Saturday, November 08, 2014


Gerald Durrell and red ruffed lemurs

One of the jargon phrases used by businesses is “capturing profit.”  It suggests going into the forest like Gerald Durrell and setting up traps or using nets to grab fabulous wild beasts of great value.  So YouTube, having maxed out their previous strategies, is now building “traps” for creative people, fancy little studios.  (Only in New York City, since they “know” anyone who matters will go there).  If you can’t be creative (which doesn’t pay until it’s promoted anyway) then make money by being the people who claim to be “helping” creative people with equipment, space and visions of unlimited success. (Oh, by the way, we’ll own at least a percentage of your product and promote hell out of our contribution.)  The appeal to the kind of creative person who loves the opportunities of new programs and gizmos is very great.  

And they are mostly young people, which means that their life experience is limited to whatever their parents provided.  (Most of them HAD parents who were able to provide quite a lot from the beginning.)  University may not have scratched their itch -- just seemed like a waste of time.  Why wait until one’s brain is mature (age 25 usually) to be processing the world, even if it’s already so homogenized and predictable that it has to be jazzed up with strange angles and surprising color changes.  Even NPR (they should talk) points out that these studios have been in operation for some time without any of their productions going viral.  And maybe that's the problem:  they're PRODUCTS, derived from advertising.  These are the kids who were propped in front of the television before they could properly sit up alone.  Their brains are built around thirty-second hype.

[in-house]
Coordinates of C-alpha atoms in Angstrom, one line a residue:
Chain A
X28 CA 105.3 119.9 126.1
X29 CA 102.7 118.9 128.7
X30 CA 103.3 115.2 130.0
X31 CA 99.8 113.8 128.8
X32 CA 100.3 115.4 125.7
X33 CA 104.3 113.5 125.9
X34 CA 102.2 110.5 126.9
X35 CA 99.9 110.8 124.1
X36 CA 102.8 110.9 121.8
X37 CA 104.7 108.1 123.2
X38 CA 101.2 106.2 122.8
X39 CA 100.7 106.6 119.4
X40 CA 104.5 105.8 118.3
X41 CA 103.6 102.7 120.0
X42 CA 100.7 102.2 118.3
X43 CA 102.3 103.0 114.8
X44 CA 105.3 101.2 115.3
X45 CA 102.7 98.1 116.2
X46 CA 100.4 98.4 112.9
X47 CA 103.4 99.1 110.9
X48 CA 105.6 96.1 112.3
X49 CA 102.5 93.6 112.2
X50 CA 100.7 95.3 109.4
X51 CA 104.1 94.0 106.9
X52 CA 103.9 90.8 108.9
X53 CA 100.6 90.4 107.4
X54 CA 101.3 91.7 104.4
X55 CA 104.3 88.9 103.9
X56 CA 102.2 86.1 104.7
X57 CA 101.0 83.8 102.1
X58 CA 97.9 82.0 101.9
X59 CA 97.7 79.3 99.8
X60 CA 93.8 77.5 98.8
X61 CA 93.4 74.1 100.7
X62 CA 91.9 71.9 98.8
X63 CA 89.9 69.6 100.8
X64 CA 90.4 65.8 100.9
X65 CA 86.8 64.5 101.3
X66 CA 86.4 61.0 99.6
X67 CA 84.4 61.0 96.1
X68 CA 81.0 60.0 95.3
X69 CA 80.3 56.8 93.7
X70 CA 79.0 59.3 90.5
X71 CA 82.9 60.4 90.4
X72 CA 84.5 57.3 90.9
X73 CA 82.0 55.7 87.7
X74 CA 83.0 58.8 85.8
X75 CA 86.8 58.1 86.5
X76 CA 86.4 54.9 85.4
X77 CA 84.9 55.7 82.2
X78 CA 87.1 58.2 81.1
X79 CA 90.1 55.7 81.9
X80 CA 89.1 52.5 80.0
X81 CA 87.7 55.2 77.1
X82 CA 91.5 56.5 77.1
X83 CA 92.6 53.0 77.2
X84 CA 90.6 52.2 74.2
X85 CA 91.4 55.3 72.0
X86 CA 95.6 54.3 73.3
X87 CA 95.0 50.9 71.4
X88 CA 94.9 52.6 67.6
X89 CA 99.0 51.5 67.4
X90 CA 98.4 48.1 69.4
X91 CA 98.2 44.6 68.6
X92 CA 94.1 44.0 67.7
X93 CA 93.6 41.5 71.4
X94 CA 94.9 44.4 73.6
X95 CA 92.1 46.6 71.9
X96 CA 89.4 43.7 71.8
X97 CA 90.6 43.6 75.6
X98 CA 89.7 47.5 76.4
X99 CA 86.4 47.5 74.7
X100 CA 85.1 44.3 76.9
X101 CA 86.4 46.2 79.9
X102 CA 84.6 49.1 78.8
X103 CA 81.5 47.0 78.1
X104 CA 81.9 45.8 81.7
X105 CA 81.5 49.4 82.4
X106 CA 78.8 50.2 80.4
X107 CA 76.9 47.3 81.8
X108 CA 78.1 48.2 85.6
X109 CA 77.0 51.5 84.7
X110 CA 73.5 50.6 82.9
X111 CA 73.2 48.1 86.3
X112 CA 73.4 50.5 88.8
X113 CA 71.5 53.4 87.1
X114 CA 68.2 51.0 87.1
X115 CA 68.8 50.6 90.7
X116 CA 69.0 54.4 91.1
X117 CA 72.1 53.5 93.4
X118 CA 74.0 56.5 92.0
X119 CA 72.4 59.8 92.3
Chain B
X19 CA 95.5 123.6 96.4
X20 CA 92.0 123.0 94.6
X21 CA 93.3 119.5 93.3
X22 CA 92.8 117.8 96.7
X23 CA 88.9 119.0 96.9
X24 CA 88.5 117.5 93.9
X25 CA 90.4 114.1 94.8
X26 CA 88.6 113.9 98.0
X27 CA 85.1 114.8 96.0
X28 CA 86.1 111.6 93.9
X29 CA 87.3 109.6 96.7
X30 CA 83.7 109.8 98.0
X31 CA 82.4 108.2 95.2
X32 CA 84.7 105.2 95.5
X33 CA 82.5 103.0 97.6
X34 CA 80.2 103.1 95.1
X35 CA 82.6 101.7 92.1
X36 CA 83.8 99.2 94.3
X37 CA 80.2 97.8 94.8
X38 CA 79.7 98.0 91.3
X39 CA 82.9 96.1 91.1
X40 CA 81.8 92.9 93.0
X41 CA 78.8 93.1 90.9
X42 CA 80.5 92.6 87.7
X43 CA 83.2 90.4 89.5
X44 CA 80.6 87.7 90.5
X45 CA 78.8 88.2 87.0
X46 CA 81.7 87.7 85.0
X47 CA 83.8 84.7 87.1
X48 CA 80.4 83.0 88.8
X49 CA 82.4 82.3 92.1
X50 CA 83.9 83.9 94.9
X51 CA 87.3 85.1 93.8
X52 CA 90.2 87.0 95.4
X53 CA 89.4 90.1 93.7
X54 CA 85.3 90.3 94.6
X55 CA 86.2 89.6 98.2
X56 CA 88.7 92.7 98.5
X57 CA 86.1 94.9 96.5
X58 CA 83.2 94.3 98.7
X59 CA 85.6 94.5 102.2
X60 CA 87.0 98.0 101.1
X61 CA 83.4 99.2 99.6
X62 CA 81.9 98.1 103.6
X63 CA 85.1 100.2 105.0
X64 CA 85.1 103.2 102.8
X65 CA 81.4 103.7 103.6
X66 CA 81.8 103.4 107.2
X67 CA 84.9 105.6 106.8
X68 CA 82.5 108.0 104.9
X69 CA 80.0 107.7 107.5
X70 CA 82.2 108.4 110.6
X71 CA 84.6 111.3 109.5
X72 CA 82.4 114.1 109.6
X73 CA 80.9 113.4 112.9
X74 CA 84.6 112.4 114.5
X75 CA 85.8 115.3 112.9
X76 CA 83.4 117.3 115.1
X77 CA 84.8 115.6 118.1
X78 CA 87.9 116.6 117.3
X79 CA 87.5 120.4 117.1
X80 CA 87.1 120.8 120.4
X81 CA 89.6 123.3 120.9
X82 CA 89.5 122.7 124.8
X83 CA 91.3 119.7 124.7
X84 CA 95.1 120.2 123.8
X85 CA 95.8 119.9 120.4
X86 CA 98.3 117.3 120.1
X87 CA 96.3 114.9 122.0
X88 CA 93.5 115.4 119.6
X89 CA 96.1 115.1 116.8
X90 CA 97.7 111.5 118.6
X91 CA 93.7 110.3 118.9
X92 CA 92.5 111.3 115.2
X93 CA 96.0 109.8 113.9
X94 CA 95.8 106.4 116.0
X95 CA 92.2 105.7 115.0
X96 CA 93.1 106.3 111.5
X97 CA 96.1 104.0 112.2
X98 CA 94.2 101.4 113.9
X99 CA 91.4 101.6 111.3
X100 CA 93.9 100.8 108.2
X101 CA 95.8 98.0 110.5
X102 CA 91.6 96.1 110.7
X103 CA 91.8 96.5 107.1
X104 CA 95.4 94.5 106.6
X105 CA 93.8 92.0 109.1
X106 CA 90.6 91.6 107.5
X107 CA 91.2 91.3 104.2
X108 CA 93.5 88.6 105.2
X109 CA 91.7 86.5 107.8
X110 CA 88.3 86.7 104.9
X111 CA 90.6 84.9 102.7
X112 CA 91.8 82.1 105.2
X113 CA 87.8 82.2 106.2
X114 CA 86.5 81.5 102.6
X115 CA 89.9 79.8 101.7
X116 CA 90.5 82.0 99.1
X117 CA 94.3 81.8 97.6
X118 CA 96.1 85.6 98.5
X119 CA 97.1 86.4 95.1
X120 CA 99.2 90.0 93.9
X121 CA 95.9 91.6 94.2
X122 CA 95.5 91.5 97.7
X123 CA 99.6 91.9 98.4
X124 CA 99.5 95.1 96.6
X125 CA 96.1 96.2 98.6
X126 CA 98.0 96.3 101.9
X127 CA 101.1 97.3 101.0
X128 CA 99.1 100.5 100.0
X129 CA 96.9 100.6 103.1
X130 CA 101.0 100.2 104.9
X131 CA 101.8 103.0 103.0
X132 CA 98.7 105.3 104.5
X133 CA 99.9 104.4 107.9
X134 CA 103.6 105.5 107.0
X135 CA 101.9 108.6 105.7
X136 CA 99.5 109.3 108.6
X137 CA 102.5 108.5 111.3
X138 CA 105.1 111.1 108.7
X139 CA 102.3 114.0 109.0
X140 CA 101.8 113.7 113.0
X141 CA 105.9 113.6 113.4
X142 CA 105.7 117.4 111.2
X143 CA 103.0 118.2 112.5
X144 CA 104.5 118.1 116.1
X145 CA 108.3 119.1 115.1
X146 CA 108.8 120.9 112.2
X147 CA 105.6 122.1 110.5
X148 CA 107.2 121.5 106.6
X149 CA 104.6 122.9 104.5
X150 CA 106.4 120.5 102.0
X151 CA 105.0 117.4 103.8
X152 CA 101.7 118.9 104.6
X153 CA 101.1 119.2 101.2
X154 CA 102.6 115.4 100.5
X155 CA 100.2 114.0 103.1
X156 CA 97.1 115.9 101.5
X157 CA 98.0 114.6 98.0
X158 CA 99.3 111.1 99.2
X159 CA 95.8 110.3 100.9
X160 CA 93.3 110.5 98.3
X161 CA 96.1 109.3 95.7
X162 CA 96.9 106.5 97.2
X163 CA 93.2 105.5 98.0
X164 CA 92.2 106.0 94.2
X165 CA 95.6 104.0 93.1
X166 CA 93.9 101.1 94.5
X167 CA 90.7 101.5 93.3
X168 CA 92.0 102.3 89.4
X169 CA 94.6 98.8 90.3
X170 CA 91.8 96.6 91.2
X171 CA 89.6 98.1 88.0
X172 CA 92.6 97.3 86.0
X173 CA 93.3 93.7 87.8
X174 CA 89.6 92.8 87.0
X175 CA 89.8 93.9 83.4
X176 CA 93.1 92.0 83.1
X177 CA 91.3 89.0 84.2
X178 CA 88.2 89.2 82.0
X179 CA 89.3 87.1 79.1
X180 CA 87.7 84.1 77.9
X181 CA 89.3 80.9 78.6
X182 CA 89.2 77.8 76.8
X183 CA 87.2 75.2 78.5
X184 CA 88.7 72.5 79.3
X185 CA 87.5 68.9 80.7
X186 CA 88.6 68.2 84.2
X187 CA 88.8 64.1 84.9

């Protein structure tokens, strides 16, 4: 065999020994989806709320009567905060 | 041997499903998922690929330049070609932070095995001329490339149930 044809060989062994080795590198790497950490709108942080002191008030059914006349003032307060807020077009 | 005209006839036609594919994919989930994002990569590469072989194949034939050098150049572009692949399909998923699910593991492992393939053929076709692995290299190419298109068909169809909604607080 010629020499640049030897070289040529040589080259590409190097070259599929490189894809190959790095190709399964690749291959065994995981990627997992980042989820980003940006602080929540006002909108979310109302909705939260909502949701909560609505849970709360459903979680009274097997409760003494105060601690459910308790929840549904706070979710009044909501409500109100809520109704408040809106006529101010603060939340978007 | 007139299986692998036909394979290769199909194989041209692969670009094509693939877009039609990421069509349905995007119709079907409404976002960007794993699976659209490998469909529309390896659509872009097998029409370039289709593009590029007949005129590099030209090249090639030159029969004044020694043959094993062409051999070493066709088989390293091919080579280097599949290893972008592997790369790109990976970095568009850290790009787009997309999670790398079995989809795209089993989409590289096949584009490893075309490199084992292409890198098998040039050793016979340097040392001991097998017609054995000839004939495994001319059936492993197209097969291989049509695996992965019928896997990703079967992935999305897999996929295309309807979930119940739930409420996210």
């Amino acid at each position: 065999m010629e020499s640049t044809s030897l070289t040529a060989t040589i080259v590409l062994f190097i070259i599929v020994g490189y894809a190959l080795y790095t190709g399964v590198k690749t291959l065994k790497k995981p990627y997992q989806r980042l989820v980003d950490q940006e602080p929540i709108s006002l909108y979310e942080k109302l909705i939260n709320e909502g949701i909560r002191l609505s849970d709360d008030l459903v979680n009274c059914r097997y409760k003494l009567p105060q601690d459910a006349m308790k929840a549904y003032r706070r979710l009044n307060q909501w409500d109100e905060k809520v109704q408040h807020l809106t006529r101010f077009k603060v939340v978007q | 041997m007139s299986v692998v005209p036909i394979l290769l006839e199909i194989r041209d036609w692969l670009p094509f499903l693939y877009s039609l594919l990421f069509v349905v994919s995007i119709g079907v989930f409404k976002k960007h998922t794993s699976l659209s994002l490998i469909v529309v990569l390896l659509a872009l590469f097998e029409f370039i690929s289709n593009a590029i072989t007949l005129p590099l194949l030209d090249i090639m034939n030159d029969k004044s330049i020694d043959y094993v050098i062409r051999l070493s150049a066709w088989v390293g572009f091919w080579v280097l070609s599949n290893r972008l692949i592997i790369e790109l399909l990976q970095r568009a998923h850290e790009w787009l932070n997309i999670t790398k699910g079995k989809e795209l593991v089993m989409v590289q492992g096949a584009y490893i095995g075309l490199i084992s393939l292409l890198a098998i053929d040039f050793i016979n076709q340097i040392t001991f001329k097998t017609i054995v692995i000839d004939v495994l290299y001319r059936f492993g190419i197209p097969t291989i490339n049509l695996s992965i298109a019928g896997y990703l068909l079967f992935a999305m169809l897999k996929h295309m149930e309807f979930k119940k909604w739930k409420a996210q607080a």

These studios have no CONTENT, because the people working in them have no EXPERIENCE.  They're like the man who came to a workshop of mine in my ministry days. It was about knowing where you are on the planet by reflecting on what's under your house.  He said he lived in a housing development and so there was NOTHING under his house.  He thought of it as floating in a clean white space like someone posed against those big rolls of background paper.  There WAS geology and history under his house, but he didn't know it.  Didn't know the way to find out was to dig.  Sometimes literally.